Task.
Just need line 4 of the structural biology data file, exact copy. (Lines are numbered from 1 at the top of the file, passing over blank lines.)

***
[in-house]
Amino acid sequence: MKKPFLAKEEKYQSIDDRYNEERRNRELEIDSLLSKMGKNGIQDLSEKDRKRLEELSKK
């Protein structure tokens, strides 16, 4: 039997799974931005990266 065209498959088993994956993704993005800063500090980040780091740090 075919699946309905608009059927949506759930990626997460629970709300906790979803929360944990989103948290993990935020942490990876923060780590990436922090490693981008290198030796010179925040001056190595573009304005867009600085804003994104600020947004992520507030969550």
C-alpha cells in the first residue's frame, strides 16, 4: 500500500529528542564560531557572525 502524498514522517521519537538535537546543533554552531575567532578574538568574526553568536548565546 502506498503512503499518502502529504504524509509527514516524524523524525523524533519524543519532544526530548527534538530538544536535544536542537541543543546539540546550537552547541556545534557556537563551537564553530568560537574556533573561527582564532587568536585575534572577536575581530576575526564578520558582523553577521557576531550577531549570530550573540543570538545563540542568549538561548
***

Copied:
C-alpha cells in the first residue's frame, strides 16, 4: 500500500529528542564560531557572525 502524498514522517521519537538535537546543533554552531575567532578574538568574526553568536548565546 502506498503512503499518502502529504504524509509527514516524524523524525523524533519524543519532544526530548527534538530538544536535544536542537541543543546539540546550537552547541556545534557556537563551537564553530568560537574556533573561527582564532587568536585575534572577536575581530576575526564578520558582523553577521557576531550577531549570530550573540543570538545563540542568549538561548